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Saturday, July 19, 2014

The Photographer's Body

Stephen Shore: I was thinking of how I would approach the issue of embodiment in photographic terms, and that is if you become aware of yourself as a physical object in space, as though you were a dancer moving through the space of a room, your perception changes, your perception of space changes, your perception of time changes, and to the degree that that perceptual change is visual, it could be communicated in a photograph. So the sense of space is often the easiest of these subtler qualities to talk about, but if your physical awareness of yourself changes your perception of space, if you are a photographer that has had a lot of experience, a practiced photographer who has control of the medium, the picture you take can communicate that.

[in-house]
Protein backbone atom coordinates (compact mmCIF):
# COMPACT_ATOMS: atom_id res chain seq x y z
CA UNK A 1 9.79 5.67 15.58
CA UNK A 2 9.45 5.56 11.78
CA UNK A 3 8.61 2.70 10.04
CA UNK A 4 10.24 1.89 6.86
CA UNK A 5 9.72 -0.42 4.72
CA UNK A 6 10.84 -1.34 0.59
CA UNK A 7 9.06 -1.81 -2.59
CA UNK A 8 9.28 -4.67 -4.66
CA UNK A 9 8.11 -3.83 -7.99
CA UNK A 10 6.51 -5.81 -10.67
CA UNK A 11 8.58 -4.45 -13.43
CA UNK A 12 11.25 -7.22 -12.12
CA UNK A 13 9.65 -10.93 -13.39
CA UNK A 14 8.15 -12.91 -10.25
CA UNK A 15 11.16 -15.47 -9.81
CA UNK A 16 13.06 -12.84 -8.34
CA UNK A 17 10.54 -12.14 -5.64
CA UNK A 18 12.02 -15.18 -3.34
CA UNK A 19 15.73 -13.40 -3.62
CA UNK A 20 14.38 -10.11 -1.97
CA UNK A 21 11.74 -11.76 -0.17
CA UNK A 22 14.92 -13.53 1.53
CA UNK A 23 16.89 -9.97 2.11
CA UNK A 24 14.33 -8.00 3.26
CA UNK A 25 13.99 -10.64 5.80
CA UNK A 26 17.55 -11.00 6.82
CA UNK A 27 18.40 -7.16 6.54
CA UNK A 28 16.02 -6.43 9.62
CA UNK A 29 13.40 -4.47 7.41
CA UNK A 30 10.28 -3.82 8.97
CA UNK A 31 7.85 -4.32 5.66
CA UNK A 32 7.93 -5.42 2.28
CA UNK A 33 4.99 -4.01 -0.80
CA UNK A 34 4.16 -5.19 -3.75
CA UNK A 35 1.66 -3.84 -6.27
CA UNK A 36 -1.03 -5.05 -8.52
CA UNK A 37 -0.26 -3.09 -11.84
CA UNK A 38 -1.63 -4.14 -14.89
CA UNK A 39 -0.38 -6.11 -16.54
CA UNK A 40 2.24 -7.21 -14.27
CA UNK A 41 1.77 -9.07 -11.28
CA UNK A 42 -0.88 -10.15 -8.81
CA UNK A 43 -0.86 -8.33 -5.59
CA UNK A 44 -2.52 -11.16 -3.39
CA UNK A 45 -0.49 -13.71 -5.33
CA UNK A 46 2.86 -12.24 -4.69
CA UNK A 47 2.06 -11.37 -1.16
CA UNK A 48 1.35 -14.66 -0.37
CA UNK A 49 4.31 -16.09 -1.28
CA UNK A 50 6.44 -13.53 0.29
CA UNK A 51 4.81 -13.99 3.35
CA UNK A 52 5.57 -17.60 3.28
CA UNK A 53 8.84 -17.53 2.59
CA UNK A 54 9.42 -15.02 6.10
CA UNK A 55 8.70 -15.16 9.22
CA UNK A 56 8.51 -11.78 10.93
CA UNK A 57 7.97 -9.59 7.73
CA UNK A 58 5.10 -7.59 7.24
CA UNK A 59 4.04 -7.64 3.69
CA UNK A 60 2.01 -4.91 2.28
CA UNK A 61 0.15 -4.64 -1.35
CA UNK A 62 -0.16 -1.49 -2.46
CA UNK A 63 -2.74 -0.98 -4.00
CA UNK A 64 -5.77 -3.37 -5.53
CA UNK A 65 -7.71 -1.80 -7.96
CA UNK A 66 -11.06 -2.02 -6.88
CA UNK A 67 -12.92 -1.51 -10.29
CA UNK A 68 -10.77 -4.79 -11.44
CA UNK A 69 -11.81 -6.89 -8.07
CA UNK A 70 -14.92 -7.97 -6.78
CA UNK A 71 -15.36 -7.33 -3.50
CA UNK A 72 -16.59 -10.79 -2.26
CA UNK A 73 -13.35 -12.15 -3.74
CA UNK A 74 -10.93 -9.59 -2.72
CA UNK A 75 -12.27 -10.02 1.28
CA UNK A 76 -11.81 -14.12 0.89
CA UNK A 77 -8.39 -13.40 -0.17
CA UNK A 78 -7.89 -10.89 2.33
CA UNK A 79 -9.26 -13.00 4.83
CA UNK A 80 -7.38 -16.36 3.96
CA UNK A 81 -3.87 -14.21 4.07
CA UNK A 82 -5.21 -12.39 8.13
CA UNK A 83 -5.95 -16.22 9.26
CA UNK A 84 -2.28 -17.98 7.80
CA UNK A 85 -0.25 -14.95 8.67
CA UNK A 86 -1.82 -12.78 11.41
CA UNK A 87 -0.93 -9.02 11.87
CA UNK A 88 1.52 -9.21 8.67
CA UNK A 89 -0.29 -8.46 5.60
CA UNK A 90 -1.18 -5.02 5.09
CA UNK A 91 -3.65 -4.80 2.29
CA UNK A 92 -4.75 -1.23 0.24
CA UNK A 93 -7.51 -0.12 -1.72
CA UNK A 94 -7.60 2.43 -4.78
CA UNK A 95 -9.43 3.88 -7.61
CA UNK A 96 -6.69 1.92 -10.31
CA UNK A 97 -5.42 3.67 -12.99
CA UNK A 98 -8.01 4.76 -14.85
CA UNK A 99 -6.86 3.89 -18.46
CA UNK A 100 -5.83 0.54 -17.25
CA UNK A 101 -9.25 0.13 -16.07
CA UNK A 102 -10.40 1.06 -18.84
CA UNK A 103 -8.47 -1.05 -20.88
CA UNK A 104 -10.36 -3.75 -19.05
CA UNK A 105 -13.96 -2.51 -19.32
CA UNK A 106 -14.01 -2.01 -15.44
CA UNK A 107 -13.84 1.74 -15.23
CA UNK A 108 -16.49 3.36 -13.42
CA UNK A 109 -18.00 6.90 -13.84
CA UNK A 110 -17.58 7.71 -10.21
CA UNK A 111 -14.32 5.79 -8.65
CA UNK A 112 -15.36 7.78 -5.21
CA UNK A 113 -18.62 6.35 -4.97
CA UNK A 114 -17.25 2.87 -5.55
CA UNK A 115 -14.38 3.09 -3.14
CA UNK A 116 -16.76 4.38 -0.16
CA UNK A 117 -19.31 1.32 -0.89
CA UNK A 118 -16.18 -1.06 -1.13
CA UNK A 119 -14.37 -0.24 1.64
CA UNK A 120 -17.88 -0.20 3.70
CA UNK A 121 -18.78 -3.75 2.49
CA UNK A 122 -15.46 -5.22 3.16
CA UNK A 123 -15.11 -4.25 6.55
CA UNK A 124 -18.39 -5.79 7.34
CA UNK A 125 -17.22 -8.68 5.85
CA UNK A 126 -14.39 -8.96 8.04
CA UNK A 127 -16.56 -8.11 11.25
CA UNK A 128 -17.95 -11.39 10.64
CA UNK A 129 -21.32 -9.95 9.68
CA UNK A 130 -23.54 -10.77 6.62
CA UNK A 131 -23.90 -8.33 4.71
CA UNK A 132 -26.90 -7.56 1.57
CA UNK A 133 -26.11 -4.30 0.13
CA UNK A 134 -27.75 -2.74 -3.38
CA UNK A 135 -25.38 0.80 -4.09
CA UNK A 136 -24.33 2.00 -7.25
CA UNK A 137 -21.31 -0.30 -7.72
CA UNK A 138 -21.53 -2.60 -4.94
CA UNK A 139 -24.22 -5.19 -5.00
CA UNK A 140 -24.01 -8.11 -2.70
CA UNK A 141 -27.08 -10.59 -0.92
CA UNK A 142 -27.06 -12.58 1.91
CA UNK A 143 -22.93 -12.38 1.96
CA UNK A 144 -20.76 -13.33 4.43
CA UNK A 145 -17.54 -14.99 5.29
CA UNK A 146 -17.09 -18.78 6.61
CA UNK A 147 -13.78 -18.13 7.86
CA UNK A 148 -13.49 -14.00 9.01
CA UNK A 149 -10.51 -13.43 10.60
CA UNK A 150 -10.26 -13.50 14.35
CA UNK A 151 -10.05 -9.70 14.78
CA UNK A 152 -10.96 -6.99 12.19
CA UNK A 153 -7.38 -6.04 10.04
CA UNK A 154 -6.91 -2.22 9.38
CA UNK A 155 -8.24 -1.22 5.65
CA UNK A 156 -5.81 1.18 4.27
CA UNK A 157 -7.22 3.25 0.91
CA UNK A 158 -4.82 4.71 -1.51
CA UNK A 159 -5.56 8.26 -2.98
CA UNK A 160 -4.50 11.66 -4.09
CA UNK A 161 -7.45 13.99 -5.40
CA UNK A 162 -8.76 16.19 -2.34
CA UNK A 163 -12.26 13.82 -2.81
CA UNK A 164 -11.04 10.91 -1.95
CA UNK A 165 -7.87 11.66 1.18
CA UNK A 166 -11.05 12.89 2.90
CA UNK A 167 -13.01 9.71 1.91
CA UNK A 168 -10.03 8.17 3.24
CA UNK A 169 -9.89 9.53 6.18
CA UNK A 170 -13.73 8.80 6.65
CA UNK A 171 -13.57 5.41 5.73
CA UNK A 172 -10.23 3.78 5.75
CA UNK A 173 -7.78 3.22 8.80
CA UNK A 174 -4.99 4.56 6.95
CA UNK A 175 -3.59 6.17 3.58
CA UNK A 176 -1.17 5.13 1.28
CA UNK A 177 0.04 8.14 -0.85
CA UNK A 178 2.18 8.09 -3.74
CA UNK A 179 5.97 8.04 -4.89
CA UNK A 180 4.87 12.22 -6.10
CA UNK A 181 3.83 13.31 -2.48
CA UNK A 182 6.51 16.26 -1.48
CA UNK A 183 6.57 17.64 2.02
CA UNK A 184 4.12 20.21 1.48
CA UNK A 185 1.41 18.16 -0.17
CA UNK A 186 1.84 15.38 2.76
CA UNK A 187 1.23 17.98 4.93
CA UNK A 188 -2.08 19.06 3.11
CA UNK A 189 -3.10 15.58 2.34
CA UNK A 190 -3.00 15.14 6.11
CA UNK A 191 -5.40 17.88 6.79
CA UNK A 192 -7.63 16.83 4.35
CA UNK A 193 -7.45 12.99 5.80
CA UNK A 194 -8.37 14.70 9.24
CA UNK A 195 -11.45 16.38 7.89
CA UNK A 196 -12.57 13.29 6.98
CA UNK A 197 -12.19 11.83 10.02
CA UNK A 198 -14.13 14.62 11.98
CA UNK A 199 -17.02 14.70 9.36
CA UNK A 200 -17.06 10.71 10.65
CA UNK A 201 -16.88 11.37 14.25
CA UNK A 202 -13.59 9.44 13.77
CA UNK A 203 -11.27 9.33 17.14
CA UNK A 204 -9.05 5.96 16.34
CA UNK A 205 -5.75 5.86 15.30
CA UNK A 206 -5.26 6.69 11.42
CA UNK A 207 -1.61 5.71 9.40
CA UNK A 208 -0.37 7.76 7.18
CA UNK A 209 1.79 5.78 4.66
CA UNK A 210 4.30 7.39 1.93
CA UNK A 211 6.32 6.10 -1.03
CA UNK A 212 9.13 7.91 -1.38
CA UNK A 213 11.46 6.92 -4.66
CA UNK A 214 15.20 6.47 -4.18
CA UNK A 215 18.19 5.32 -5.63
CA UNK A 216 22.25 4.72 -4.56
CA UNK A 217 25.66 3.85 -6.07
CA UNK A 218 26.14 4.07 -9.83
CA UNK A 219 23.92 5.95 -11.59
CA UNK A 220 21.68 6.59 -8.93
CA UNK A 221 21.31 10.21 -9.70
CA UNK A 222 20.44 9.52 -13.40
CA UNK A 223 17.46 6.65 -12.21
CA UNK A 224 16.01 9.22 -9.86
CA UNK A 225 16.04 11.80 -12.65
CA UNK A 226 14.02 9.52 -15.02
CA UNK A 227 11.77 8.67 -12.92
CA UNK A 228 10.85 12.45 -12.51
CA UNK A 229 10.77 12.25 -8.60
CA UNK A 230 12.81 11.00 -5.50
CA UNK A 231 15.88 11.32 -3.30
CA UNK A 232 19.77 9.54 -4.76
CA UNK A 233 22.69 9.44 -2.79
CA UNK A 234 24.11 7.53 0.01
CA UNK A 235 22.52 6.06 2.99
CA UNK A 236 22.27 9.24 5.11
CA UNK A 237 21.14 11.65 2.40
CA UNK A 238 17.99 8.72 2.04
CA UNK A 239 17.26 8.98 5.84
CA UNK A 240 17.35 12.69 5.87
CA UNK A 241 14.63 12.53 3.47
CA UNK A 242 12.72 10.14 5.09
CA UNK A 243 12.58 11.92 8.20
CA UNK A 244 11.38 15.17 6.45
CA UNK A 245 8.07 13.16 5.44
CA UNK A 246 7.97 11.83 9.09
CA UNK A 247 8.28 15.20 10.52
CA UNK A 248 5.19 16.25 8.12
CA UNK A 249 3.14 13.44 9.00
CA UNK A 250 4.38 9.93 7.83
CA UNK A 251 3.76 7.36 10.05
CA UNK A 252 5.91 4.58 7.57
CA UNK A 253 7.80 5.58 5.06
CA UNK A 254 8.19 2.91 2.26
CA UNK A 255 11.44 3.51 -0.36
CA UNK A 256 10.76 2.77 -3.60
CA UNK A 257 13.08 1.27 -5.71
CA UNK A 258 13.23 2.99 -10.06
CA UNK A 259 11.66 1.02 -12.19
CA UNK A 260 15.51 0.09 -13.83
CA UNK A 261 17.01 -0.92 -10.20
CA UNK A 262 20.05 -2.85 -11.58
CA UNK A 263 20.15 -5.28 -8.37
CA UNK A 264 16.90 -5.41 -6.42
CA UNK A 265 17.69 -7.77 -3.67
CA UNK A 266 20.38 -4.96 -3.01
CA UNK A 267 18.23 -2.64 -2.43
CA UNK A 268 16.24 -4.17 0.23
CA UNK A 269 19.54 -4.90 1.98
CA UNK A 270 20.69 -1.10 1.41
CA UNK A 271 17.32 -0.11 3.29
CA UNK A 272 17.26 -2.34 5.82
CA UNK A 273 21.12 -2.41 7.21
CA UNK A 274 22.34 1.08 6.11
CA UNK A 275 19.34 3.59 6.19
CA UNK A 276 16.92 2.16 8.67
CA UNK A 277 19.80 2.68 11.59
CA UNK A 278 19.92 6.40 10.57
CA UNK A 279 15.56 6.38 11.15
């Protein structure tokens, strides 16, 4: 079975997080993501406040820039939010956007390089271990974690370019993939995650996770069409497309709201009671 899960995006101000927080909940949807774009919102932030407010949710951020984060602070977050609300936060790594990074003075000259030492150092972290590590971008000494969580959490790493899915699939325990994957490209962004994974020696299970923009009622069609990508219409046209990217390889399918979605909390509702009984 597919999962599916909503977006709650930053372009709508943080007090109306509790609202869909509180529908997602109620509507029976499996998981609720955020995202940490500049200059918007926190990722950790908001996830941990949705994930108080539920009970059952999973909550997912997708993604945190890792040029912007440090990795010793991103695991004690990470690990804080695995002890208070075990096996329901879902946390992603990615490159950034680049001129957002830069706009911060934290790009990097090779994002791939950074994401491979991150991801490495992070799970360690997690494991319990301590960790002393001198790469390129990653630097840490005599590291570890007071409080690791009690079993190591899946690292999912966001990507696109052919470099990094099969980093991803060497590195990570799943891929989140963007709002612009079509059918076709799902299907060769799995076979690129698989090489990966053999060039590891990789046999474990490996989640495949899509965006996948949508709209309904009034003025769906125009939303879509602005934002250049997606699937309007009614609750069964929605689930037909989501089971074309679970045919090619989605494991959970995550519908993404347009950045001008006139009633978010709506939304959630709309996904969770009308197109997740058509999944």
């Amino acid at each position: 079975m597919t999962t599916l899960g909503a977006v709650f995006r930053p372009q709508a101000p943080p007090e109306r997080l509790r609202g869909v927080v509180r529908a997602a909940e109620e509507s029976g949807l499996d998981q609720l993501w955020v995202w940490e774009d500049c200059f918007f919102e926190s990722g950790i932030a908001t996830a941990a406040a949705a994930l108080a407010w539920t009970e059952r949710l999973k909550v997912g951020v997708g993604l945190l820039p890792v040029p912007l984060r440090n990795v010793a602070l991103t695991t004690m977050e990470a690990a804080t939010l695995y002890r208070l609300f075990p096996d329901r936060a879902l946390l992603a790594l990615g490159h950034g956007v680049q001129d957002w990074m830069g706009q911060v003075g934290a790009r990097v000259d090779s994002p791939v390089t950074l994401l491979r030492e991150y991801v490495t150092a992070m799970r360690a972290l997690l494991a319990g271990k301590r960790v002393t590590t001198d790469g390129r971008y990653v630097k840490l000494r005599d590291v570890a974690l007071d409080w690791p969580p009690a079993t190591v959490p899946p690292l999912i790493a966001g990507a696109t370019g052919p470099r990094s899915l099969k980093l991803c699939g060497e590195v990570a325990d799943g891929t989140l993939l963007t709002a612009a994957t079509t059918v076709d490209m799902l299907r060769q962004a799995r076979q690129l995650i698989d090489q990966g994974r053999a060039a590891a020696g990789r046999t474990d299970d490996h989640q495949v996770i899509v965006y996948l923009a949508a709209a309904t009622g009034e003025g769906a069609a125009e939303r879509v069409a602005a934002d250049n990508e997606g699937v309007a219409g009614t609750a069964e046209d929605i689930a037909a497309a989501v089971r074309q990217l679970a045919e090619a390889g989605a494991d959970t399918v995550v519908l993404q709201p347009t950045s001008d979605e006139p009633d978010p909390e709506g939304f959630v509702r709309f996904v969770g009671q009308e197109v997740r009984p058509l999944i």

Michael Fried: Yes. What struck me in [your] landscape photos .... is that I felt something intensely empathic about, for example, the way they depicted the unevenness of the ground. And about the way in which they treated the whole question of relative distance. It had to be read. I mean I was keenly aware of the visual work I had to do to make my way imaginatively through the photos, to figure out distances, to read scale relations. Let's say there is something at a certain distance, it might be a big rock or it might be a smaller one. Everything depends on whether it is a big rock at 800 yards or a small rock at 75 yards, and those photographs don't immediately deliver that information. They make you work for it, and I came to feel that the labor of construal they forced me to do was implicitly physical, if you see what I mean. It was more than just mental, it was equivalent to imagining myself having to physically negotiate that space. So they were for me extremely interesting photos precisely with respect to the issue of bodiliness and empathy. Also, they made me register the unevenness of the ground in a more than strictly visual way -- the way I would have done had I been walking on it, climbing that slope, or coming back down. 

From an interview in the recent Phaidon volume on Stephen Shore

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